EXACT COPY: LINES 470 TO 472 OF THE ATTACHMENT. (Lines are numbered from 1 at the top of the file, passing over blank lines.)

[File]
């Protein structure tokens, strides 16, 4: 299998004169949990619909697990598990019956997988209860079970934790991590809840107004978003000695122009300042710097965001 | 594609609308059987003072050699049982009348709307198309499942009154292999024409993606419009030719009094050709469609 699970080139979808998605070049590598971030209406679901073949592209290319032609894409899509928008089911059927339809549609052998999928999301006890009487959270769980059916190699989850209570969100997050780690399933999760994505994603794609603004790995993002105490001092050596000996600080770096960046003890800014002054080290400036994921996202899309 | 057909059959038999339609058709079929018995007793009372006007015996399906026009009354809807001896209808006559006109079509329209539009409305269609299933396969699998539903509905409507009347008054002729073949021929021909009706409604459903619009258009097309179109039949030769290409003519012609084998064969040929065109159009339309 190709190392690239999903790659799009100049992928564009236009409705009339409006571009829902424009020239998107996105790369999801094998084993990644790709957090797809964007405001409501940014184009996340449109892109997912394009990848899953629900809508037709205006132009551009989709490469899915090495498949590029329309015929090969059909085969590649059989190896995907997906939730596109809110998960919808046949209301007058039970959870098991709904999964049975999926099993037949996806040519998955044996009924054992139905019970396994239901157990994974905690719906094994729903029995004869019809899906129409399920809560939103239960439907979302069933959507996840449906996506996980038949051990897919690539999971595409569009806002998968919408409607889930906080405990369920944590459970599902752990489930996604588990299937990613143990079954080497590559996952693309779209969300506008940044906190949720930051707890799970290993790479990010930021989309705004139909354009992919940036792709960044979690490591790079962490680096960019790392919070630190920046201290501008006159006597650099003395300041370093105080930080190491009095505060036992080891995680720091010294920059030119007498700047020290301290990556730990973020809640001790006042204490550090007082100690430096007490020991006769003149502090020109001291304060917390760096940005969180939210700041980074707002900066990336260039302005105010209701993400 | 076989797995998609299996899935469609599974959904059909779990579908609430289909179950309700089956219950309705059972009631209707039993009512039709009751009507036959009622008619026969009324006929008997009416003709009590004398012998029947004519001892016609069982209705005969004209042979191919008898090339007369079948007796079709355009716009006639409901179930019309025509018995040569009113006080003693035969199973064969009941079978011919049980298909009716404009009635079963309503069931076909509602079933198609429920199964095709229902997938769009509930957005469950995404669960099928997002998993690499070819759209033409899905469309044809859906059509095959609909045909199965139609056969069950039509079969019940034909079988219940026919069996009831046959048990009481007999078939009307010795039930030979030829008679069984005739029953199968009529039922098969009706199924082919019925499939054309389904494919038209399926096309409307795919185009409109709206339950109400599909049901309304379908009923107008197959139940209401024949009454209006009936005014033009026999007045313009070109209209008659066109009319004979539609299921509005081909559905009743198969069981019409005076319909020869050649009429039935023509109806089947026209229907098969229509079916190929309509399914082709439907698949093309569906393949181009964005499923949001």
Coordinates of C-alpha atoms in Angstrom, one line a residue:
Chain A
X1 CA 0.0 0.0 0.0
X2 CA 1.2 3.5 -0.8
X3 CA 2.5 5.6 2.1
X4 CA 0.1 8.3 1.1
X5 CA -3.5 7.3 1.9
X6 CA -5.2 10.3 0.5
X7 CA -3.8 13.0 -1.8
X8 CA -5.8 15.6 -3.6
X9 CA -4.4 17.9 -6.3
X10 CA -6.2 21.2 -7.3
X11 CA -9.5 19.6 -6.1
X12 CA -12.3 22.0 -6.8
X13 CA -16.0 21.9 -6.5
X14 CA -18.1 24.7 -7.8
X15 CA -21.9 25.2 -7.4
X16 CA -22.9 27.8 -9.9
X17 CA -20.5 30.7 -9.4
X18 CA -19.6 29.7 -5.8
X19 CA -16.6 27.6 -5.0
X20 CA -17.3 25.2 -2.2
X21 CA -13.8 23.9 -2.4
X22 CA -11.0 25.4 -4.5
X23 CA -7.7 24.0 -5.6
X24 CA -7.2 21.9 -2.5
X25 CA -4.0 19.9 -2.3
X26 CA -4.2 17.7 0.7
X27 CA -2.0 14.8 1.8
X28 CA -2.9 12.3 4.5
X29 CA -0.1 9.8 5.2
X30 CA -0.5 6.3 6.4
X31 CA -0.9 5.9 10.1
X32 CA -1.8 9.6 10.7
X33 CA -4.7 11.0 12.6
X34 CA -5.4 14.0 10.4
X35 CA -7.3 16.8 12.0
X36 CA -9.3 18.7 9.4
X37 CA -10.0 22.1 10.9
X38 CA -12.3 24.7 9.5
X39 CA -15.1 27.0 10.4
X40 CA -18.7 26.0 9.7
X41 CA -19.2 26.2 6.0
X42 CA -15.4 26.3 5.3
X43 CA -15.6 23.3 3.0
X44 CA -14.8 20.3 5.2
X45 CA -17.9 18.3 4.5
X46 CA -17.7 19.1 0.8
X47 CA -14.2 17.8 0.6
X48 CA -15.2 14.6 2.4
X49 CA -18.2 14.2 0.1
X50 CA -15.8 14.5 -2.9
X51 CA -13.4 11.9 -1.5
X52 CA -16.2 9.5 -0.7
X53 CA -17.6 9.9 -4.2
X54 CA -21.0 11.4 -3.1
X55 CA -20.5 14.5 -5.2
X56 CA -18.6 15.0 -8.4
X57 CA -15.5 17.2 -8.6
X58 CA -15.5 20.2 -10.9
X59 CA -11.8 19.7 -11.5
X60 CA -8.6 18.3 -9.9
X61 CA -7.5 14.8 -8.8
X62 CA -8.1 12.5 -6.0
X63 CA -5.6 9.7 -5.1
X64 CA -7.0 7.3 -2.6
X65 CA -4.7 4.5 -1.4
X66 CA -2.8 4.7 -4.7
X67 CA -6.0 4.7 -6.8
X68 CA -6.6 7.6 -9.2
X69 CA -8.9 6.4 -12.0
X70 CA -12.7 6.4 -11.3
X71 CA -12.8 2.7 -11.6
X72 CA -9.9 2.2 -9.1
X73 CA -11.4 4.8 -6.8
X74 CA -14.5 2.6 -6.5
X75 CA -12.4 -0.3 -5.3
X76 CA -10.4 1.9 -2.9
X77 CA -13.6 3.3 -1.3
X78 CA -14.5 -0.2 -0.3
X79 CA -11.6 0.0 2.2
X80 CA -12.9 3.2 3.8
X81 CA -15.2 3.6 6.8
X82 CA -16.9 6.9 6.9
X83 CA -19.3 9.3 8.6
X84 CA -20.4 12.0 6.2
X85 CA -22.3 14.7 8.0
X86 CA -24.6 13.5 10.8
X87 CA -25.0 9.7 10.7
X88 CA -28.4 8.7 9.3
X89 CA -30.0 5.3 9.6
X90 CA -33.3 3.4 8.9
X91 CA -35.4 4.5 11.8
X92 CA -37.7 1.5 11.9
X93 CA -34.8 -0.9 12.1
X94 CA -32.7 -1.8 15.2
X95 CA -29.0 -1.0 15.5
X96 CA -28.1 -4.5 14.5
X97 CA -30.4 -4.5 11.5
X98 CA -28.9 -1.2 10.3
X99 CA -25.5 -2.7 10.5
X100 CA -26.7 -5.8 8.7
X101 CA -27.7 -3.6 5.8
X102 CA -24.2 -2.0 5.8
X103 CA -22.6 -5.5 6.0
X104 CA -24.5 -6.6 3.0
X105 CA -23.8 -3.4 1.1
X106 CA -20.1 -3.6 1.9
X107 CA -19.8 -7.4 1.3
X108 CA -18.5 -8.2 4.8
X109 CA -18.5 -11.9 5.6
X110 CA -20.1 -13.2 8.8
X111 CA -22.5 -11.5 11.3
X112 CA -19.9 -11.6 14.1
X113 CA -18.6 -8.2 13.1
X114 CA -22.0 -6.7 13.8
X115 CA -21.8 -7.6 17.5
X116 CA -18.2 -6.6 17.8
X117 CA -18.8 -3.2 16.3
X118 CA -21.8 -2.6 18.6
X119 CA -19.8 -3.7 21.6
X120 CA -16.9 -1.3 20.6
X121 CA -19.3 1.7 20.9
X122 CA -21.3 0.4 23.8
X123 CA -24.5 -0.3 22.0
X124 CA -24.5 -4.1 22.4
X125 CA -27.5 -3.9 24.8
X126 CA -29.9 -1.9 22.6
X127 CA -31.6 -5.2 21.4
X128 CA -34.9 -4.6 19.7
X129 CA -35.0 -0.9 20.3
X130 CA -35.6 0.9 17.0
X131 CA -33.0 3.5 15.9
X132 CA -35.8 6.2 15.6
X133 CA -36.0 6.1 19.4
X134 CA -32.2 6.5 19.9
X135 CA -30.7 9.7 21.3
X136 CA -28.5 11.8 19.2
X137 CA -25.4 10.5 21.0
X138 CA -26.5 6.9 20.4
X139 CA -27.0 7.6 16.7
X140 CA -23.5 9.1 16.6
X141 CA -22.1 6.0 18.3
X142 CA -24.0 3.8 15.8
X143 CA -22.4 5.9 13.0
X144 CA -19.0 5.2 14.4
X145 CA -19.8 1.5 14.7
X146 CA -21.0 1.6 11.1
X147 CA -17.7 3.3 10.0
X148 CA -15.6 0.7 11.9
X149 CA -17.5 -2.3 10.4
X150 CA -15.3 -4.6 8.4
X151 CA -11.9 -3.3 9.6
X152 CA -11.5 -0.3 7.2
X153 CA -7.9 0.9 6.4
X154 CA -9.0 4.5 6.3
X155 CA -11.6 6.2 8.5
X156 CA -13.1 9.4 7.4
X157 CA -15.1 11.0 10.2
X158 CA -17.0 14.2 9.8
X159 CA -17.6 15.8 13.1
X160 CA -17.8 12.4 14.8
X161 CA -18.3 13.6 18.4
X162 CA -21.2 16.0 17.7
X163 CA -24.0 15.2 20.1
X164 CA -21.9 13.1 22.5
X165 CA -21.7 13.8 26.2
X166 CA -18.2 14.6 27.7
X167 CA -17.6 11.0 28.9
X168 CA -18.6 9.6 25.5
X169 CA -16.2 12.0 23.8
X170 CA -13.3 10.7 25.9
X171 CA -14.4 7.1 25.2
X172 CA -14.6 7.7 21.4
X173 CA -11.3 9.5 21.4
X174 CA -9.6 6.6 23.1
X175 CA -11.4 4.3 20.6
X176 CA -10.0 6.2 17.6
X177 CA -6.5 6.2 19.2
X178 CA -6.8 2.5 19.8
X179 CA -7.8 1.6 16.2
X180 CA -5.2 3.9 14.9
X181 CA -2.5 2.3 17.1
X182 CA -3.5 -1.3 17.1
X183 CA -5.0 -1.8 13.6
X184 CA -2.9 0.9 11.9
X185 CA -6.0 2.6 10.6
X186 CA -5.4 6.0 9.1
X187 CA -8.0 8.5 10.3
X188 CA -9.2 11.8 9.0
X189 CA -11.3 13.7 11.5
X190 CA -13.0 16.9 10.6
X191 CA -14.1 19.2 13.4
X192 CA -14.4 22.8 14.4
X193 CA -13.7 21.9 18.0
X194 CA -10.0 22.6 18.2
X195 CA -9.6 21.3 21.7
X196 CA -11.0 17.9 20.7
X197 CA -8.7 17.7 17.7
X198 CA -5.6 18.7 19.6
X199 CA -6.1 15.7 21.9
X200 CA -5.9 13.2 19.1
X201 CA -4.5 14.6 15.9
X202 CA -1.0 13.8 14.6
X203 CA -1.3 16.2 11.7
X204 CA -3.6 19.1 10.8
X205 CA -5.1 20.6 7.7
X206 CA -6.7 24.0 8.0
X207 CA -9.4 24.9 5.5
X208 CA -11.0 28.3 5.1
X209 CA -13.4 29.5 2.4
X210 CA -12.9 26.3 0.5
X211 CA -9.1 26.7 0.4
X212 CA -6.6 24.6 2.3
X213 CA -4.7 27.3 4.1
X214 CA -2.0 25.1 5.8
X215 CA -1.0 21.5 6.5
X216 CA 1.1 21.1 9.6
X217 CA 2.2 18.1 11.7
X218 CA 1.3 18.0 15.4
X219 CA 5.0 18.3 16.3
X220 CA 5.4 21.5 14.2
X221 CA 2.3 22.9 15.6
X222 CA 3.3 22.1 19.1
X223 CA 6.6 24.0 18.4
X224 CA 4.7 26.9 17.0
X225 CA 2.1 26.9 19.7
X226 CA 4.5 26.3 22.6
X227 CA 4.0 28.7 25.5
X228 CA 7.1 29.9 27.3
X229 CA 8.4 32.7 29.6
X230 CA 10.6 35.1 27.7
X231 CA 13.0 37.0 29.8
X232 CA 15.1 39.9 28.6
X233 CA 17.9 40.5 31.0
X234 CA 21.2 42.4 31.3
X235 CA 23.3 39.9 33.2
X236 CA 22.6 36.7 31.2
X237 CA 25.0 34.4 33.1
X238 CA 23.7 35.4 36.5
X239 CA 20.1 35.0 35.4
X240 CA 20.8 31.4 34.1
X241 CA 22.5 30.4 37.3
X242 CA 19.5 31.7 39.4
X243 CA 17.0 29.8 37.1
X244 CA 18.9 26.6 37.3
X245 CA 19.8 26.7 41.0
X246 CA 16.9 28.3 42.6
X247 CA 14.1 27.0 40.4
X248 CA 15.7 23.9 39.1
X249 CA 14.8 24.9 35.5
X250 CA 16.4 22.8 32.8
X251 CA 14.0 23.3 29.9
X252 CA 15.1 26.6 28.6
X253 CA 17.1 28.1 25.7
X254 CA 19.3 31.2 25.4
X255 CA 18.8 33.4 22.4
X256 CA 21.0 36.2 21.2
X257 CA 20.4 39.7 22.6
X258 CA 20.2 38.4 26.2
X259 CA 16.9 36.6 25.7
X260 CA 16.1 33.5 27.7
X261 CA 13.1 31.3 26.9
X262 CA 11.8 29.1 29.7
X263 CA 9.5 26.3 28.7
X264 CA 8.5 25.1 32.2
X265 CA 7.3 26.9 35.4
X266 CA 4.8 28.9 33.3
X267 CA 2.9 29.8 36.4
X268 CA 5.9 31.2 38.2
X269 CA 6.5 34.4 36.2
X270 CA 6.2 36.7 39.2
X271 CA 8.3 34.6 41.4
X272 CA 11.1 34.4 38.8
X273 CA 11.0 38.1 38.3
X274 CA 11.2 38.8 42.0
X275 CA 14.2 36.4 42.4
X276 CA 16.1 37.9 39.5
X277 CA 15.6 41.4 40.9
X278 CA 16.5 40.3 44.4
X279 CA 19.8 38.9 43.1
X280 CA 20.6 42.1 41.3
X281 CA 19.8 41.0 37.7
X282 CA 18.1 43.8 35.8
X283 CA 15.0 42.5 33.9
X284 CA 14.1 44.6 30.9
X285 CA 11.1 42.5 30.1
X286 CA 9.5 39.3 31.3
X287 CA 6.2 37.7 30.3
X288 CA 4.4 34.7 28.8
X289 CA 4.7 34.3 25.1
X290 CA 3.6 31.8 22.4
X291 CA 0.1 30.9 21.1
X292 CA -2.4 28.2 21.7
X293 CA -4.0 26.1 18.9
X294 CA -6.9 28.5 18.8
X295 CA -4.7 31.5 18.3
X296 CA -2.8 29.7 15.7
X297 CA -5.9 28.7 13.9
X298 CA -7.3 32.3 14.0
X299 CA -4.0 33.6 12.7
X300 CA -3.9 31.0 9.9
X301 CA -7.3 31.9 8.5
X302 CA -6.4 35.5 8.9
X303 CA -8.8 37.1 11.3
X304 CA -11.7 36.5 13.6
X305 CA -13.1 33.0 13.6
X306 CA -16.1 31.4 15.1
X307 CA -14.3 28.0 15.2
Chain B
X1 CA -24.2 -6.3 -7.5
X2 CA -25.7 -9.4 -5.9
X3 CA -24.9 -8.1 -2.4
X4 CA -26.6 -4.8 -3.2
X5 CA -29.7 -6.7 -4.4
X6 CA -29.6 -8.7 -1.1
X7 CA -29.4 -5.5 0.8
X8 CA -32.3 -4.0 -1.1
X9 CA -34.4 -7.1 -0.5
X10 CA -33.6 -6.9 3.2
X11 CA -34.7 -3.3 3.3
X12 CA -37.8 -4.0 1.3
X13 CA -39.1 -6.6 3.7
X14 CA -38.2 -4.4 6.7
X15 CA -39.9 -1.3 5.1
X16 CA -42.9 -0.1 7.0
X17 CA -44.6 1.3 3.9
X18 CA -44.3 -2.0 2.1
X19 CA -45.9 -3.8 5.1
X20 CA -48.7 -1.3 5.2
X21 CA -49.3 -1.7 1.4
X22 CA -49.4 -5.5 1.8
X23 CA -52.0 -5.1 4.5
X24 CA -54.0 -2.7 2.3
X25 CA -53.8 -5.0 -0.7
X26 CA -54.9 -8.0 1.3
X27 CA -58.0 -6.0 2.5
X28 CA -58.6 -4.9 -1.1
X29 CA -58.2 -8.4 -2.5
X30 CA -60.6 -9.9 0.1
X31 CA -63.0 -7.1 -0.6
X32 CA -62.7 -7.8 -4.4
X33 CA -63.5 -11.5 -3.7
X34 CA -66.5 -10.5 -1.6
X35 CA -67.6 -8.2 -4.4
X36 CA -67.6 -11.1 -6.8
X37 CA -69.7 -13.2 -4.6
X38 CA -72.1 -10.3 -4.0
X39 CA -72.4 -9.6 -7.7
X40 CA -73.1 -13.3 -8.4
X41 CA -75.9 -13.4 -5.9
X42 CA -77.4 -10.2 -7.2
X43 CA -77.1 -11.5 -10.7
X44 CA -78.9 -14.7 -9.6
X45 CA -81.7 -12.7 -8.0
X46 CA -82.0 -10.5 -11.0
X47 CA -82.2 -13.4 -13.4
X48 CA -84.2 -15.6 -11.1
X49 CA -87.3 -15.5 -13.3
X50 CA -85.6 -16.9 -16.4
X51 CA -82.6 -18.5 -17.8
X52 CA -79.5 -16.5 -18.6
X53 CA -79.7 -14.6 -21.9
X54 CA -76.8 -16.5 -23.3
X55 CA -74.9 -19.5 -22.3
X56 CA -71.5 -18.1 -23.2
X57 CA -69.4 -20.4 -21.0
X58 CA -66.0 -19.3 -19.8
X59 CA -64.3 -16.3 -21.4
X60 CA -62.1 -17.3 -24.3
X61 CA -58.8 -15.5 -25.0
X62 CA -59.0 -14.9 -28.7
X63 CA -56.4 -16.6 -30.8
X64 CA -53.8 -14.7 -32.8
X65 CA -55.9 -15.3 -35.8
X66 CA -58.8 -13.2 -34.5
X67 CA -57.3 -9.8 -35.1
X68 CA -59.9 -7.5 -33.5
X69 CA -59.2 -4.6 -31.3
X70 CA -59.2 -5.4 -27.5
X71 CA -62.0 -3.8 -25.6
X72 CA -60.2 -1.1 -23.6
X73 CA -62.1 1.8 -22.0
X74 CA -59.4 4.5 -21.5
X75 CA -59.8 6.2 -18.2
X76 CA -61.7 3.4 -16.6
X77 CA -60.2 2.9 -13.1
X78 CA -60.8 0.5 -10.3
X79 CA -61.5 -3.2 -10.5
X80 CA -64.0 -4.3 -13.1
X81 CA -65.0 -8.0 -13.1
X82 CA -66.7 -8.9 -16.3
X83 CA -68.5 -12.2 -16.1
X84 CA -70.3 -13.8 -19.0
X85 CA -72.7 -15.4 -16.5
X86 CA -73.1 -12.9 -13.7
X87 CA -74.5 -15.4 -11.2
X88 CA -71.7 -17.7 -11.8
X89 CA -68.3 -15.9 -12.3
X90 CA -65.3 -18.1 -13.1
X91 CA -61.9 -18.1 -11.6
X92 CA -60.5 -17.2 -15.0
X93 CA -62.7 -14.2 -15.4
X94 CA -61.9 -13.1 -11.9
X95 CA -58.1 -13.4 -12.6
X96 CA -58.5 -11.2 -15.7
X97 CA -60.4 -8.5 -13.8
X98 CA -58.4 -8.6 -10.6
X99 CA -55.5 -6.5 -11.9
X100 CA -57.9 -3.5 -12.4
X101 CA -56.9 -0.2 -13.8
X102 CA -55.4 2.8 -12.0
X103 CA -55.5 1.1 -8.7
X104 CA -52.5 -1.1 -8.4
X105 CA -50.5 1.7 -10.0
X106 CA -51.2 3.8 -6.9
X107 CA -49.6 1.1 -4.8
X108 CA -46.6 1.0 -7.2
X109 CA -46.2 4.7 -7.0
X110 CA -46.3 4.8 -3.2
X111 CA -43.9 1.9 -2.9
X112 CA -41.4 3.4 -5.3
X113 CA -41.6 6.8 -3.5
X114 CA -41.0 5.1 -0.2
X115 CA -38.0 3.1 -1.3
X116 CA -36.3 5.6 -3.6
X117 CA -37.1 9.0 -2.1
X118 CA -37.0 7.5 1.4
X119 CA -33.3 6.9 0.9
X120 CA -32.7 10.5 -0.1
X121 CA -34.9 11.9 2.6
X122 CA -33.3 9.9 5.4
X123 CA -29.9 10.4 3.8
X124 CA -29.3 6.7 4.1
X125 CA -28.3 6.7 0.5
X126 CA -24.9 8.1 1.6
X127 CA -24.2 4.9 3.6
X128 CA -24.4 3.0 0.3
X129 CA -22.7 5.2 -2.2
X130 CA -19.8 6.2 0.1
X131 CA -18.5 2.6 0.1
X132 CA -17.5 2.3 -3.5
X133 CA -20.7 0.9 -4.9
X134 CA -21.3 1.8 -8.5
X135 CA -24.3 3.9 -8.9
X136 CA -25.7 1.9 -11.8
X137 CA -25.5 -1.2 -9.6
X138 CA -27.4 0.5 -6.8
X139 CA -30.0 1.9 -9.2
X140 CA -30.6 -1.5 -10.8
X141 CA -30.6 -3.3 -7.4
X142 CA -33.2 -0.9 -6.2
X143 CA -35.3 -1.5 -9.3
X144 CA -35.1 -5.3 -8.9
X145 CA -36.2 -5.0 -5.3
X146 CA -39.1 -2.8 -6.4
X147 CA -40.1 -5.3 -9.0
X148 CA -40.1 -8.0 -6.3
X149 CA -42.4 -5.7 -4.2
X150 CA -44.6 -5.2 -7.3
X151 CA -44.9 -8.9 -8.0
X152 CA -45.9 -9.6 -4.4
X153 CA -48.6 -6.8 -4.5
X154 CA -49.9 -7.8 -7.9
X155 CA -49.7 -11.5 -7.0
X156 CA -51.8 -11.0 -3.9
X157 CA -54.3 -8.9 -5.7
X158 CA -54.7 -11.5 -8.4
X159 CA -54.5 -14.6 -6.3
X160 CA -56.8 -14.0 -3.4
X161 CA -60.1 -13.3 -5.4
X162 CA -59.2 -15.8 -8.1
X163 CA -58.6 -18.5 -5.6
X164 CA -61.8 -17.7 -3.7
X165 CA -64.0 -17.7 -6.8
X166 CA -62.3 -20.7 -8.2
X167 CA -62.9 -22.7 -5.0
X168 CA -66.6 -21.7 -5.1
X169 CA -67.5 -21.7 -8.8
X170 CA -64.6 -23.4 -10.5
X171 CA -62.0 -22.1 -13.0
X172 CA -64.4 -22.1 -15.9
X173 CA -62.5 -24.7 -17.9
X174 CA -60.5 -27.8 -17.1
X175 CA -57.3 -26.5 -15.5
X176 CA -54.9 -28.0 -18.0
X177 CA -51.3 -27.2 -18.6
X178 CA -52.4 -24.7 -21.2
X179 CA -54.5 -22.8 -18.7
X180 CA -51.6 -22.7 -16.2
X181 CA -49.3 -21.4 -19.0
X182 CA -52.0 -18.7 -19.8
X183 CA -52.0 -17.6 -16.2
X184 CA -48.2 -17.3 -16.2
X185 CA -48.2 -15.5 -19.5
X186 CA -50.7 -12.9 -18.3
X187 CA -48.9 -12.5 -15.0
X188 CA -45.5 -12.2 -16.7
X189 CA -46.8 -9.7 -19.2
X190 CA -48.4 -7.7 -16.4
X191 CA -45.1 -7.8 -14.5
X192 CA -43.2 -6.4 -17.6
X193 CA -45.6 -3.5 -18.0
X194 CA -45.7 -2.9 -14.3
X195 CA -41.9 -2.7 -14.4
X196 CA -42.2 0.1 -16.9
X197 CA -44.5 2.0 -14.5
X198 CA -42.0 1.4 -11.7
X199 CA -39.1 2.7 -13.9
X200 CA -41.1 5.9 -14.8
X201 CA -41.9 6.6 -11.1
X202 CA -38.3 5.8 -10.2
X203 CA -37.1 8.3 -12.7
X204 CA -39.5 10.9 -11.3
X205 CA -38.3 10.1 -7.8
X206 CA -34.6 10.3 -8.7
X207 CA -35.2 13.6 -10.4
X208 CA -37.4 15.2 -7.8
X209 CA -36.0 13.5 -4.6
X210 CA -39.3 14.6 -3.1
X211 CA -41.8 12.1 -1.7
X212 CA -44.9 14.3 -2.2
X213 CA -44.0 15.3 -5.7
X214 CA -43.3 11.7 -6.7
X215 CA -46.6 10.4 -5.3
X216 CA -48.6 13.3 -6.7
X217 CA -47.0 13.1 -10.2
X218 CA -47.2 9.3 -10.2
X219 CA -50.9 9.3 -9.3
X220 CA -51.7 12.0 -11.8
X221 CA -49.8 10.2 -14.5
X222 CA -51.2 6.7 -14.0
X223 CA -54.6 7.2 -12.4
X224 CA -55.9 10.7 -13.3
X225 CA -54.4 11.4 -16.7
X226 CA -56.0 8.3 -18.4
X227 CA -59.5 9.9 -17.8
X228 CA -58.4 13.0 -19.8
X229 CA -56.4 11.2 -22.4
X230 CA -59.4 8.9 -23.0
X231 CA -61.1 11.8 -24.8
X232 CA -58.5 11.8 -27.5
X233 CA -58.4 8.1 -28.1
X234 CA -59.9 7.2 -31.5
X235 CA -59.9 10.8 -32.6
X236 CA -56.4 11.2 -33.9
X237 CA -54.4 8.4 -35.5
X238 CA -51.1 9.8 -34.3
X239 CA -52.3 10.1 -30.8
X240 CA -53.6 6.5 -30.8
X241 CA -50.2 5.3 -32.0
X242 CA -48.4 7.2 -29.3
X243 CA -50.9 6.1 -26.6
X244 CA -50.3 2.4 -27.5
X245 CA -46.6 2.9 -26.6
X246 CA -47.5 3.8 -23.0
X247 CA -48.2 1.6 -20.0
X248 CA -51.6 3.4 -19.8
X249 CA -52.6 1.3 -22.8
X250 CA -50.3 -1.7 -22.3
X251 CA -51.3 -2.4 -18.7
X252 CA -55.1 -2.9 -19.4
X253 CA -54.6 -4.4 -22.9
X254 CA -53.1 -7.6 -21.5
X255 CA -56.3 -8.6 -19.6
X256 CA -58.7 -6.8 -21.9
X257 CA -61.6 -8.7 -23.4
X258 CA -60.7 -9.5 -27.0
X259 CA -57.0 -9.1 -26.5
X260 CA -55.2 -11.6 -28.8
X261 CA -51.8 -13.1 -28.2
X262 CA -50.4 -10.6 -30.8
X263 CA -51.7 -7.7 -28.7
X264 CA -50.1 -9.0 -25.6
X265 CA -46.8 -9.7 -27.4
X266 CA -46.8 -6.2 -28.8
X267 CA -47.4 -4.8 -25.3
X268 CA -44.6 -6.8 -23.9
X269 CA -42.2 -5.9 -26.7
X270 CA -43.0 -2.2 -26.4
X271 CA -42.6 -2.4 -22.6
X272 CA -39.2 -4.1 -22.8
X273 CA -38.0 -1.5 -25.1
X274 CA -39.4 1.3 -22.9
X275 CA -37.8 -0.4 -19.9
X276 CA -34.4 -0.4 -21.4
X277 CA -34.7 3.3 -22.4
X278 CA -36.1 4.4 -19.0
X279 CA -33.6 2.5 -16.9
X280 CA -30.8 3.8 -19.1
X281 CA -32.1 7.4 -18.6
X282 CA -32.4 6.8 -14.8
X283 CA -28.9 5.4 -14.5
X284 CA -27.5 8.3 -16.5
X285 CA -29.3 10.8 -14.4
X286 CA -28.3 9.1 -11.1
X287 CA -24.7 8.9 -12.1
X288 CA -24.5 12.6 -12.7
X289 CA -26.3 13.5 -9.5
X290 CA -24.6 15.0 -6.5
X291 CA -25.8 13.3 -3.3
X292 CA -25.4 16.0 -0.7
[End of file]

X159 CA -54.5 -14.6 -6.3
X160 CA -56.8 -14.0 -3.4
X161 CA -60.1 -13.3 -5.4